7. MARYLAND vs ACC POWERS (Basketball)

The somewhat forgotten story of realignment is how it bastardized college basketball for so many fans along the eastern seaboard. The Big East, while still powerful in hoops, doesn't have Syracuse, UConn, or BC, three original members. (Not to mention Pitt, Notre Dame, and West Virginia, three members added over time.) Syracuse playing in the ACC feels weird and stupid, but not as weird and stupid as Maryland playing in the Big Ten. What the hell, realignment?!? And then there's poor UConn, whose athletic brand has been mangled by hitching its wagon to college football, and now its sports teams are all forced to play in a conference where they routinely travel to Texas, Florida, and the Carolinas. UConn's football and men's basketball teams are like the lobotomized Jack Nicholson at the end of One Flew Over The Cuckoo's Nest — just a weird, sad shell of what they were only a few years ago.

5. TEXAS FOOTBALL DISENFRANCHISEMENT (Football mainly, but kind of all sports)
While we are discussing lost rivalries in terms of overall dynamic rather than specific teams facing off, let's go ahead and include college football in the state of Texas, where teams don't play each other nearly enough to satisfy our needs. Sure, there are four Texas teams in the Big XII, and yes, they play the SMUs and Rices of the world from time to time, but there's not nearly enough Texas on Texas violence for the tastes of many of us down here.

4. KANSAS vs MIZZOU (Football)
Now, we get into some serious rivalries that have been lost. While Kansas football has been a running joke for years, it was fun watching the Border War, especially when there was some Mangino vs PInkel action deciding big things back in 2007 and 2008. When the series ended in 2011, it was the second-most-played rivalry in FBS football history, with 120 games played.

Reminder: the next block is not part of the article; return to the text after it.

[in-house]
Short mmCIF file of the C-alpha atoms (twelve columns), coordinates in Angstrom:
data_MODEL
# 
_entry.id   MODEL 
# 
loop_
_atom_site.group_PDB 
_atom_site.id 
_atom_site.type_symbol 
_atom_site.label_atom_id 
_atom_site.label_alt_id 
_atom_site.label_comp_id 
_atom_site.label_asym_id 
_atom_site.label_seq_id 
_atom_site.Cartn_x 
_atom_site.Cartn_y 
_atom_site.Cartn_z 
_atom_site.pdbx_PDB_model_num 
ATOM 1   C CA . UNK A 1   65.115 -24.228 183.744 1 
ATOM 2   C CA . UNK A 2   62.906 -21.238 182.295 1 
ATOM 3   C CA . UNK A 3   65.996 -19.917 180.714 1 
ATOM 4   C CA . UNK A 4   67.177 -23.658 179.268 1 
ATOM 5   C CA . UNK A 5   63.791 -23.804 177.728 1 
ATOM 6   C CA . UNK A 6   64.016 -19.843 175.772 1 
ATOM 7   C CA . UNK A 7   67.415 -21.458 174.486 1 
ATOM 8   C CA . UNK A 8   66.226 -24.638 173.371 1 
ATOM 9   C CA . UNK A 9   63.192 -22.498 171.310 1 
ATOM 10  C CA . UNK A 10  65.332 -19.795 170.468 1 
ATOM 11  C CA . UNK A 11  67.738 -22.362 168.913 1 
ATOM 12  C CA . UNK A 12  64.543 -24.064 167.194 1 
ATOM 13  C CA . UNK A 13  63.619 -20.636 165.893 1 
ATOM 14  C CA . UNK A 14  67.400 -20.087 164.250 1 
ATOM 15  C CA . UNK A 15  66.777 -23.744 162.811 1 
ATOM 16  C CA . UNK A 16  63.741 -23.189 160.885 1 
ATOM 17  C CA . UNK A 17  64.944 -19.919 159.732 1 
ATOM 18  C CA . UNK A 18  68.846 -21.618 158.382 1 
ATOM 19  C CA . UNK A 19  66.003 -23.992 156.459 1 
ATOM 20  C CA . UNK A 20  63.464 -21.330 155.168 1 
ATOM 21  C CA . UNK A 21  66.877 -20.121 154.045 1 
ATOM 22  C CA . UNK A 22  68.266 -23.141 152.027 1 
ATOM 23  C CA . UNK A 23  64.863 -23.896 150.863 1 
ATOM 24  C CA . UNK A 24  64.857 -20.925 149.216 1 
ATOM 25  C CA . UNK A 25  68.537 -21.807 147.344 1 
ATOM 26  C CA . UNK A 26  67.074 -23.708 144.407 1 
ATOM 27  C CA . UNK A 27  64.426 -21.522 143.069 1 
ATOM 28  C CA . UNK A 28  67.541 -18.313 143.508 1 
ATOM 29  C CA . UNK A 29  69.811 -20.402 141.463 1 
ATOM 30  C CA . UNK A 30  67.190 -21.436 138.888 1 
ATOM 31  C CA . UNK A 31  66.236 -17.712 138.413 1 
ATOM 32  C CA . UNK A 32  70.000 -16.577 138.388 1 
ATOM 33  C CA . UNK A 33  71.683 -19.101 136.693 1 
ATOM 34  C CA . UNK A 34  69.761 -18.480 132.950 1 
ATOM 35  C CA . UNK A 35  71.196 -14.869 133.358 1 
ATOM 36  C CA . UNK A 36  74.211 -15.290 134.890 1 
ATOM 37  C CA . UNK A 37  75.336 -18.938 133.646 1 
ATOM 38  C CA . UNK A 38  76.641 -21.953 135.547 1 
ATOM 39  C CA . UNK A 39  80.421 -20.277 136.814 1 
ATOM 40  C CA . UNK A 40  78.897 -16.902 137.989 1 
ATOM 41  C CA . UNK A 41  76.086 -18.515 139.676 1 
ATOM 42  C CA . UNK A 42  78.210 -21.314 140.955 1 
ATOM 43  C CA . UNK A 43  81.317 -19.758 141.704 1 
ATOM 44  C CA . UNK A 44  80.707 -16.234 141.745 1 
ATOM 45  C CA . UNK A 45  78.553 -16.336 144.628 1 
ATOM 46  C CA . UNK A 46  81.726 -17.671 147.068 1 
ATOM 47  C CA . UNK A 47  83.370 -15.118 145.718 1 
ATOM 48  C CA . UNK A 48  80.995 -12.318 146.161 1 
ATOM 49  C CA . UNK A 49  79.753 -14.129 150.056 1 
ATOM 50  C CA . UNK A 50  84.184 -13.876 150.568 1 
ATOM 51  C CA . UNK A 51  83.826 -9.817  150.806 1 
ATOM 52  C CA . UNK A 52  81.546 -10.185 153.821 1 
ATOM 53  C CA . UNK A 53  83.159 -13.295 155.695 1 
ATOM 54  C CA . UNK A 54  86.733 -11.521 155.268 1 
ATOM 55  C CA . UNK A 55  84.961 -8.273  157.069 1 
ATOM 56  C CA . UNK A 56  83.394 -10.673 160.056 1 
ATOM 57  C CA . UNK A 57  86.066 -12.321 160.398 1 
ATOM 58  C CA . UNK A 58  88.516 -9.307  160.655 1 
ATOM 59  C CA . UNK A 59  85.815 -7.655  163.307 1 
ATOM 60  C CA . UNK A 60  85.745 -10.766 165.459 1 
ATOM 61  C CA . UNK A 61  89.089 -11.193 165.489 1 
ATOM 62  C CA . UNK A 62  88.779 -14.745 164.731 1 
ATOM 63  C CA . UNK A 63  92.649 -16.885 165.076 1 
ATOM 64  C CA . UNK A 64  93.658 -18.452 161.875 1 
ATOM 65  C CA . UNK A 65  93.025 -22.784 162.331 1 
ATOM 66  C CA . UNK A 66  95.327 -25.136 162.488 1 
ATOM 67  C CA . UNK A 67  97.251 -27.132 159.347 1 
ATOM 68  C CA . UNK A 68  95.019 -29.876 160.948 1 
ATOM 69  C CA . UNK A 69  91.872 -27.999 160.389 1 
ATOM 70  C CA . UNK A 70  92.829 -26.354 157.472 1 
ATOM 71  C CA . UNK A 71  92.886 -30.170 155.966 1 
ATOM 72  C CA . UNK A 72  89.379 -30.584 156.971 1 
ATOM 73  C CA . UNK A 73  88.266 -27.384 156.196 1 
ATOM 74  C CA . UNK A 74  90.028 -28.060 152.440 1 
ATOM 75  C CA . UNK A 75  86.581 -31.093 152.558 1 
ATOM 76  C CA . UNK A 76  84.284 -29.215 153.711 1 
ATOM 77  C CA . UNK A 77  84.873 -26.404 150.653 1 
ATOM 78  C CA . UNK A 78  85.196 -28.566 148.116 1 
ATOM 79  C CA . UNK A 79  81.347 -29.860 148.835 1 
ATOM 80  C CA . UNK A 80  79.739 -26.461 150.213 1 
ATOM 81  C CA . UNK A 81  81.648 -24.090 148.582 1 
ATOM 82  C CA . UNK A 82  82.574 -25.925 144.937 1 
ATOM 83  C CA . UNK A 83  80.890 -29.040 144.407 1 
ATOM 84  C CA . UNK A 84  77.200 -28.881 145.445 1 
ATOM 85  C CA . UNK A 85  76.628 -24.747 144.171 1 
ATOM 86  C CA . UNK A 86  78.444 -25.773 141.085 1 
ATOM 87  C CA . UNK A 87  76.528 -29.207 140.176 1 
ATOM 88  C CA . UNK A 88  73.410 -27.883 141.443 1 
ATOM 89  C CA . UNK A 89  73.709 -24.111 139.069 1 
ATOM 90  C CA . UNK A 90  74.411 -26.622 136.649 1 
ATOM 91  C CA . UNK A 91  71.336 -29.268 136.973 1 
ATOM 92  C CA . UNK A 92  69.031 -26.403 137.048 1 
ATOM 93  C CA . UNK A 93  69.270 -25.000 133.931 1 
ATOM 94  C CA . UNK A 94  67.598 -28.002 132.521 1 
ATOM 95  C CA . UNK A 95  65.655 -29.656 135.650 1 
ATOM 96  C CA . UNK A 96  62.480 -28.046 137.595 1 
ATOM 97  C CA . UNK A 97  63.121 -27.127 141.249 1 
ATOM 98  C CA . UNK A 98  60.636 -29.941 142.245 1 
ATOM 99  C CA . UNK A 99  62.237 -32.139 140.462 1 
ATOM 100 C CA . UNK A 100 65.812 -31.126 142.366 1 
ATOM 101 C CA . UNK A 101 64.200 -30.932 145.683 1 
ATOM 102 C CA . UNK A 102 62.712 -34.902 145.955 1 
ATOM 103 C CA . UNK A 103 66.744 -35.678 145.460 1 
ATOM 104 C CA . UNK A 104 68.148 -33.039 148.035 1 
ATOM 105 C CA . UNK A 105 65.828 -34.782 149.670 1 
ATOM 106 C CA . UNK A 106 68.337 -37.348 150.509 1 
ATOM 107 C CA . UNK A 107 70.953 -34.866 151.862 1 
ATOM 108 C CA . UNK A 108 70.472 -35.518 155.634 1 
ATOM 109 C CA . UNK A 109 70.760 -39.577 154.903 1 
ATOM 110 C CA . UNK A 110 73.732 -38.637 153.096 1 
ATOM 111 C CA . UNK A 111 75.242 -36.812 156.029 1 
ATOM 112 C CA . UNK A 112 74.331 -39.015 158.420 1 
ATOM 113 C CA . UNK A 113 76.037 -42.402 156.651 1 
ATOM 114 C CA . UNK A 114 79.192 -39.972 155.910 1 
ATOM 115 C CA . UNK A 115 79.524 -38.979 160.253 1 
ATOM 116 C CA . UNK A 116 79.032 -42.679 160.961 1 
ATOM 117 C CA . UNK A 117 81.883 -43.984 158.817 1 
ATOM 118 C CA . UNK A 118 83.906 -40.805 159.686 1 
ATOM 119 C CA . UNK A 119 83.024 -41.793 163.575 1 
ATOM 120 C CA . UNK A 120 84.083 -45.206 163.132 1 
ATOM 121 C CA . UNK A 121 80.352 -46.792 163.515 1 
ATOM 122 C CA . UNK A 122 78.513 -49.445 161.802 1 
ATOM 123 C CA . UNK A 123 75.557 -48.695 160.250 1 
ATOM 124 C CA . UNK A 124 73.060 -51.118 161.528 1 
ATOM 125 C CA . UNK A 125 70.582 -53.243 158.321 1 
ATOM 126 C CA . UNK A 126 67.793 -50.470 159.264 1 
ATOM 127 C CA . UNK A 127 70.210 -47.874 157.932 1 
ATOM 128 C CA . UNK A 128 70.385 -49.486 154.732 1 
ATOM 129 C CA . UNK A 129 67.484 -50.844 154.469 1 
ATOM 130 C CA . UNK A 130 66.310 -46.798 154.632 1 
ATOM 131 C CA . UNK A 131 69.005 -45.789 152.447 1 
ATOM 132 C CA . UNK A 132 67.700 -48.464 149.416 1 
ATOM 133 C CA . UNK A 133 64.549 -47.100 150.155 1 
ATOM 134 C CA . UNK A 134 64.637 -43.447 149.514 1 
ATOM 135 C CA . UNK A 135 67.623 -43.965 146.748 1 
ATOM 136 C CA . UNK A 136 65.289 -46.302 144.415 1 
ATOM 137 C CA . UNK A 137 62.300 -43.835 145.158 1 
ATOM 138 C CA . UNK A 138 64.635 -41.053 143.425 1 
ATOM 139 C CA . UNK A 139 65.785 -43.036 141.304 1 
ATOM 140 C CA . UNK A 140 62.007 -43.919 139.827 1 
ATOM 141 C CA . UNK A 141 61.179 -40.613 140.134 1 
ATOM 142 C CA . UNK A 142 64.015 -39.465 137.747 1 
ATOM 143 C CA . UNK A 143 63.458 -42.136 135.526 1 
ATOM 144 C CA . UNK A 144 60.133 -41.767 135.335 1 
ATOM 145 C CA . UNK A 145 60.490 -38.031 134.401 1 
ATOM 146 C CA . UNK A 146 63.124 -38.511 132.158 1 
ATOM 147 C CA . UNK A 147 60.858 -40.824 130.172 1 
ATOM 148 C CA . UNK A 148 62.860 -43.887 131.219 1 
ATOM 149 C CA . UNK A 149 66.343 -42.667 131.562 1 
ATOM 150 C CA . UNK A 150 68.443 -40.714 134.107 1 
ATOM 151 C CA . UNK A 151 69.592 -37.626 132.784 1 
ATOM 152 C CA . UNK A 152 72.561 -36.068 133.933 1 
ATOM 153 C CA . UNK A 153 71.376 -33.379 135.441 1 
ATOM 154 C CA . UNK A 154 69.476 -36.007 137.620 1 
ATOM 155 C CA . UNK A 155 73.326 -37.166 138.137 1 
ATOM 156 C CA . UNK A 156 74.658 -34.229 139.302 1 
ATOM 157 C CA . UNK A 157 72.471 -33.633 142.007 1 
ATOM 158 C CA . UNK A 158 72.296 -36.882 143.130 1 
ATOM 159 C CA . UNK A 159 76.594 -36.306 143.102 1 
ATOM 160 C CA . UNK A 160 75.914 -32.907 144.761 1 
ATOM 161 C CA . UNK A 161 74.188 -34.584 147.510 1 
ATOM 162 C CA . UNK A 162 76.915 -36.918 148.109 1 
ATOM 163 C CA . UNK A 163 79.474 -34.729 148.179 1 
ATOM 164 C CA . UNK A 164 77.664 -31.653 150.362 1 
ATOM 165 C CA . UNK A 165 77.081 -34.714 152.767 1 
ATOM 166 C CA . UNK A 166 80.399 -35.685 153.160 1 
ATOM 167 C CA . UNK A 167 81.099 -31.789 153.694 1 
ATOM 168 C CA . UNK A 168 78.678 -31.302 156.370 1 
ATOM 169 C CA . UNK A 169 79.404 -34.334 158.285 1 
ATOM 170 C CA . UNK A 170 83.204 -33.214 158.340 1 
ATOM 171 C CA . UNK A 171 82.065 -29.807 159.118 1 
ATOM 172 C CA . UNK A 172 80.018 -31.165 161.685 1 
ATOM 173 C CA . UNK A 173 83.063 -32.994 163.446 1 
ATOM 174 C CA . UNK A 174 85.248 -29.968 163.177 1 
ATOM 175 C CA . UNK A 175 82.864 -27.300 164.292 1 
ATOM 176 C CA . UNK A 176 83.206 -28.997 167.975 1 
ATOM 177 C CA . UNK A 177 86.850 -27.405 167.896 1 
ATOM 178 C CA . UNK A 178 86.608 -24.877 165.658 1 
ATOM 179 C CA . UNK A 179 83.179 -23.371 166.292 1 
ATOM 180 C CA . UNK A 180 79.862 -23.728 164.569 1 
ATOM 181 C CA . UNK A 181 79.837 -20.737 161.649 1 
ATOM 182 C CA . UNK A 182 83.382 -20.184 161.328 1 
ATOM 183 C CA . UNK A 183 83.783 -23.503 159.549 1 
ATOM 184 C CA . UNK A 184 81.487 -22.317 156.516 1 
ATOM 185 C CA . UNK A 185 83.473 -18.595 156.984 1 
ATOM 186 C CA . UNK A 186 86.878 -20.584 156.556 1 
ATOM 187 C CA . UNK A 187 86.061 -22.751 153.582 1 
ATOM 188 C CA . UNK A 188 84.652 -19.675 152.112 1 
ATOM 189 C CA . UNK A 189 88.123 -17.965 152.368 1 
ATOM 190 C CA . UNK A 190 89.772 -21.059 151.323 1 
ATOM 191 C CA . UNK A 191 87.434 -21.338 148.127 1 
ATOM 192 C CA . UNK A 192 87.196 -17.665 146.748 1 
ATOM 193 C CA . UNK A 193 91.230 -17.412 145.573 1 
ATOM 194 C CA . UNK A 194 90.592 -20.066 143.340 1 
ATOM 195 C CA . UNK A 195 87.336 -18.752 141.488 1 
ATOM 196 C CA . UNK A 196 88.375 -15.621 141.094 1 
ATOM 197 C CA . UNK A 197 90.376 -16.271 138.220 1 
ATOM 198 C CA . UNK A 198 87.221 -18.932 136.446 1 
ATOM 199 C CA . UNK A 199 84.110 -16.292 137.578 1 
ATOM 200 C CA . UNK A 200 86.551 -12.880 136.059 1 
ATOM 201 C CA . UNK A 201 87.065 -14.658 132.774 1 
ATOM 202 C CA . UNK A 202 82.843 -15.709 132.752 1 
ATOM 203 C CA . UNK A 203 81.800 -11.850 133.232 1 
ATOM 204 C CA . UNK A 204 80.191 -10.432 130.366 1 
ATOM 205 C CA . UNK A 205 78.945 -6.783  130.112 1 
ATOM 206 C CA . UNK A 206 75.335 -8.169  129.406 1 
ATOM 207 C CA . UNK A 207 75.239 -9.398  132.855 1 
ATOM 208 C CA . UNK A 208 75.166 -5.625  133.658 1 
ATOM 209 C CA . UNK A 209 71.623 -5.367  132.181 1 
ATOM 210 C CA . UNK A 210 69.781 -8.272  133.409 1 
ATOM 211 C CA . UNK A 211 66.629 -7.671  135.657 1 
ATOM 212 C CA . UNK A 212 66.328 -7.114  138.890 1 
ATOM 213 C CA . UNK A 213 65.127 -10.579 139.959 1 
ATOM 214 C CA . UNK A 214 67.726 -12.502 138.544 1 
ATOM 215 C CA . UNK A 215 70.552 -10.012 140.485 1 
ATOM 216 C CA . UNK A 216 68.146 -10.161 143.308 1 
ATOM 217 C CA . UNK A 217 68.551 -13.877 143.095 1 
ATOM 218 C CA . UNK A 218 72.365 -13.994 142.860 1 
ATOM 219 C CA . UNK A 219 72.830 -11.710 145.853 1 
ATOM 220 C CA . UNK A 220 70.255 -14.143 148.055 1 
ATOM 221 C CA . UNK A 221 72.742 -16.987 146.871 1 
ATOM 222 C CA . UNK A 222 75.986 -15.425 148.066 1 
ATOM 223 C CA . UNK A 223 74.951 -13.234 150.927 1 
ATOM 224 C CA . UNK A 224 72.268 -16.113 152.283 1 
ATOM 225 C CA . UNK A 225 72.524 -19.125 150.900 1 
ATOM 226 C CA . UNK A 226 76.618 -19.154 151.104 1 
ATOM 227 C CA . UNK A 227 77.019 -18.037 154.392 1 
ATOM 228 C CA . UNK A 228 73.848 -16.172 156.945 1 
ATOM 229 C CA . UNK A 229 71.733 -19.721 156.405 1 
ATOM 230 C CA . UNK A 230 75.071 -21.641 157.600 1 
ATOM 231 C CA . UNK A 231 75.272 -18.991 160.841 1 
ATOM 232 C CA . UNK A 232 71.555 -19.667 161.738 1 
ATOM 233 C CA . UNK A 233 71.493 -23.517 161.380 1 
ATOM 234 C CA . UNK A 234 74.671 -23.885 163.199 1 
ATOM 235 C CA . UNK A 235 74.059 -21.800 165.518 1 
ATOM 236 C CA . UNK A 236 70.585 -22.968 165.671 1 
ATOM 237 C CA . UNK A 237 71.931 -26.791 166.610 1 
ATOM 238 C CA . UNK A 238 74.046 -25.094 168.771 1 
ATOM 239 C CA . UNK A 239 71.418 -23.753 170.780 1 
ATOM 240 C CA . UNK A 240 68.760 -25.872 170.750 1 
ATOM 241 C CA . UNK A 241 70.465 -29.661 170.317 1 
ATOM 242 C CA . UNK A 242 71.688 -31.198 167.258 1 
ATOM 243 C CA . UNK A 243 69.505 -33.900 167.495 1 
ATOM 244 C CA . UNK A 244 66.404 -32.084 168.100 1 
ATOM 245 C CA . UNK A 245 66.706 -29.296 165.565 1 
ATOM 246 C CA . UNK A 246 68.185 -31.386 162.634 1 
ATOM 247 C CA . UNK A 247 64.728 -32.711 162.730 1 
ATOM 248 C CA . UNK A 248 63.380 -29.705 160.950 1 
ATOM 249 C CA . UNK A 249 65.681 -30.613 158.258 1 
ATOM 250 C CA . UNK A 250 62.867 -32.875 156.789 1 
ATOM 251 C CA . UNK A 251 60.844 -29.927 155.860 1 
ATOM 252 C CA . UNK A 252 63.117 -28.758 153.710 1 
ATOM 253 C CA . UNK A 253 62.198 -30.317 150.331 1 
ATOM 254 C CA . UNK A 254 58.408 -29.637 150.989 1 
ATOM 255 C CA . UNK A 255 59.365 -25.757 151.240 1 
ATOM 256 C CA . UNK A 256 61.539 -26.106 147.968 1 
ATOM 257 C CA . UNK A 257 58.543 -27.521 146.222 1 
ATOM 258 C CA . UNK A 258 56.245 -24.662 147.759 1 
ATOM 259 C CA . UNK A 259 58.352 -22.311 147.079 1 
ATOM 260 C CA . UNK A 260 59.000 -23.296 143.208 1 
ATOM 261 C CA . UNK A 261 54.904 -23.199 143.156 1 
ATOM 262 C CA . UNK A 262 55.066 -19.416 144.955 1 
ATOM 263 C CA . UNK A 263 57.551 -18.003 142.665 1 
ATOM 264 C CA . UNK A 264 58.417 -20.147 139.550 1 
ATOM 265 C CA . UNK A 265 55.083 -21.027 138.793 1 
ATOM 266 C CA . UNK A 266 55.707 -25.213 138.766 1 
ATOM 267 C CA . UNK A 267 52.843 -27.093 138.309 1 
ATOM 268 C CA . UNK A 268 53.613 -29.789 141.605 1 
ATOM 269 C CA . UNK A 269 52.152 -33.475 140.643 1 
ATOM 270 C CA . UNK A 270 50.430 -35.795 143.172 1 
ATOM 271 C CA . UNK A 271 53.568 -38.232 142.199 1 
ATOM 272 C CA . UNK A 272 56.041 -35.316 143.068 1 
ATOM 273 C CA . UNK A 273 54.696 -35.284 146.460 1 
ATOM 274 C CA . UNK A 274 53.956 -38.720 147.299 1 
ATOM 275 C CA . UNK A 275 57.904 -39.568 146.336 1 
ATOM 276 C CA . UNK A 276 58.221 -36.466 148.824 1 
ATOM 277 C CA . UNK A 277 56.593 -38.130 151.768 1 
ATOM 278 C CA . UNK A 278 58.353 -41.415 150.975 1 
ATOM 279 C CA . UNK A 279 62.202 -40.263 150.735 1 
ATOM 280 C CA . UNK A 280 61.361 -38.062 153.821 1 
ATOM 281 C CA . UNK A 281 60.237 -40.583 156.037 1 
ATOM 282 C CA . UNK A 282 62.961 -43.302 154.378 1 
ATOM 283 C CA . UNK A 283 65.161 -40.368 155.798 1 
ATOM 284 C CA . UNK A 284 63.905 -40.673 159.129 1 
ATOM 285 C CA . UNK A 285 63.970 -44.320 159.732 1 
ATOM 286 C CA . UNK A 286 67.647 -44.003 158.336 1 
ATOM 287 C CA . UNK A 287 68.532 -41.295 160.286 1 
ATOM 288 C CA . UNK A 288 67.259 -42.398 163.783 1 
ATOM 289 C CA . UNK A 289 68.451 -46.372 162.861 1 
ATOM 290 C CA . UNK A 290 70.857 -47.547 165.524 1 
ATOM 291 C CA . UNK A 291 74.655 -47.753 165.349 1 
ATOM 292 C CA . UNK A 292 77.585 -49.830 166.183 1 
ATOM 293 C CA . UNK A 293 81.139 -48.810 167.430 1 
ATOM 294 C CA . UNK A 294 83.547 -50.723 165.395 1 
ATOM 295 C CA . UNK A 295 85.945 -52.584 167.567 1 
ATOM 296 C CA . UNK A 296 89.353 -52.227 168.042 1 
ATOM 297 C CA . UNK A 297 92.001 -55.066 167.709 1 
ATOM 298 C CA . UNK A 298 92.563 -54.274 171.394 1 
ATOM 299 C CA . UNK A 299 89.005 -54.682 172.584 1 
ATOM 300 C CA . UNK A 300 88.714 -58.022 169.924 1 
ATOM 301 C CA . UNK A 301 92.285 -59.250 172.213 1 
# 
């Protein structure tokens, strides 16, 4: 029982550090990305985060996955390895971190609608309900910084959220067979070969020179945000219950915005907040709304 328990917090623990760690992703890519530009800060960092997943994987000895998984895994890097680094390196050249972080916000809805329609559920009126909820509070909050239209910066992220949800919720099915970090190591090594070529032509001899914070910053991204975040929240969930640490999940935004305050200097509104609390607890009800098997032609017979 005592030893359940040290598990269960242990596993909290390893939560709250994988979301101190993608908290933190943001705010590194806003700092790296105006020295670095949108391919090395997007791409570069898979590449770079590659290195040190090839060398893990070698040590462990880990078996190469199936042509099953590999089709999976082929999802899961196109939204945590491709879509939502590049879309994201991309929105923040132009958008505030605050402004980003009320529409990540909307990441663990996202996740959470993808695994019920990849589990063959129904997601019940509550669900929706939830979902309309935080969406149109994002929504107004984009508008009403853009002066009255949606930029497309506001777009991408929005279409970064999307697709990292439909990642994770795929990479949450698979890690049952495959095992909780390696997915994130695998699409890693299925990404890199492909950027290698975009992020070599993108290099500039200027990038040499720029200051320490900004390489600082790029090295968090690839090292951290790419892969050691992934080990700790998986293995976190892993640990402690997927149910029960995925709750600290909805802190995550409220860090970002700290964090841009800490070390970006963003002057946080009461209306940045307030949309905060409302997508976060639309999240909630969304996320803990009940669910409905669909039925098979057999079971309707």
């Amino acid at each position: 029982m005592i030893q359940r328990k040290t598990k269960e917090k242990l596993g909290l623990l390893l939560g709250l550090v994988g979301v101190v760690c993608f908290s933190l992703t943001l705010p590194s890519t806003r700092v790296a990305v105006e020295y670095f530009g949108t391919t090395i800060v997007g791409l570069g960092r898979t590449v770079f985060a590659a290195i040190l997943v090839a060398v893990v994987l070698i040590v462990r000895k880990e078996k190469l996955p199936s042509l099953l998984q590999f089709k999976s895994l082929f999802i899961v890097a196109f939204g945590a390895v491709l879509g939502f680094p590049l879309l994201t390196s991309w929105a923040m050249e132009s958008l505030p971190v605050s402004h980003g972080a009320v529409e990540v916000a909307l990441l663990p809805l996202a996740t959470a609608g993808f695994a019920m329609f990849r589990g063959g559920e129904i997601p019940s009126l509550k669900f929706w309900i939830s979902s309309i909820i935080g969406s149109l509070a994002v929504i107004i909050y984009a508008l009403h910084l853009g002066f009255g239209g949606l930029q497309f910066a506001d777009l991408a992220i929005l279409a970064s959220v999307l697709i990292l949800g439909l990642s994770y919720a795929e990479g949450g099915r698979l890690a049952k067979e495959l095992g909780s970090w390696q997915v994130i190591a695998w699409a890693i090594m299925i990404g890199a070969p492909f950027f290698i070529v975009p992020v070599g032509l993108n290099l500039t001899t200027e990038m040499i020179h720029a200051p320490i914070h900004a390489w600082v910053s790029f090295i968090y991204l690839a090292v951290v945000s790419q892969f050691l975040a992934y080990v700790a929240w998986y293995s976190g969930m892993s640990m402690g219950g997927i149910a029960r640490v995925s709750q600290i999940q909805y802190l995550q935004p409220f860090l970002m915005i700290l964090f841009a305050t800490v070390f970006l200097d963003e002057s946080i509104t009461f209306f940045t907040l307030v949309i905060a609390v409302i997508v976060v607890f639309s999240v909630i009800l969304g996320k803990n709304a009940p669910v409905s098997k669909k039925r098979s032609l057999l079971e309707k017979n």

3. WEST VIRGINIA vs PITT (Football)
You know a rivalry is rivalry when it has a nickname, and the Backyard Brawl is an awesome nickname. (My personal rule on rivalry nicknames — of it sounds like the name of a WWE pay per view, it's a good nickname.) Fortunately, this is another one that will be resumed in the coming years, with the teams agreeing to resume a four game series between 2022 and 2025.

2. OKLAHOMA vs NEBRASKA (Football)
The roots of this rivalry go back to the days of the Big Eight, when this game routinely decided the conference, a de facto conference title game before there were conference title games. Again, in a trend that is encouraging, these two rivals have agreed to home and home series in 2021 and 2022, as well as 2029 and 2030.

1. TEXAS vs TEXAS A&M (Football)
I think everyone reading this knows where this one stands — while member schools of the other prominent rivalries in this piece have generally laid their weapons down and agreed to play football again, Texas and Texas A&M remain engaged in a staring contest, complete with terrible trash talk and lots of finger pointing.

Get it done, fellas!

Listen to Sean Pendergast on SportsRadio 610 from 2 to 6 p.m. weekdays. Also, follow him on Twitter at and like him on Facebook at
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Sean Pendergast is a contributing freelance writer who covers Houston area sports daily in the News section, with periodic columns and features, as well. He also hosts afternoon drive on SportsRadio 610, as well as the post game show for the Houston Texans.
Contact: Sean Pendergast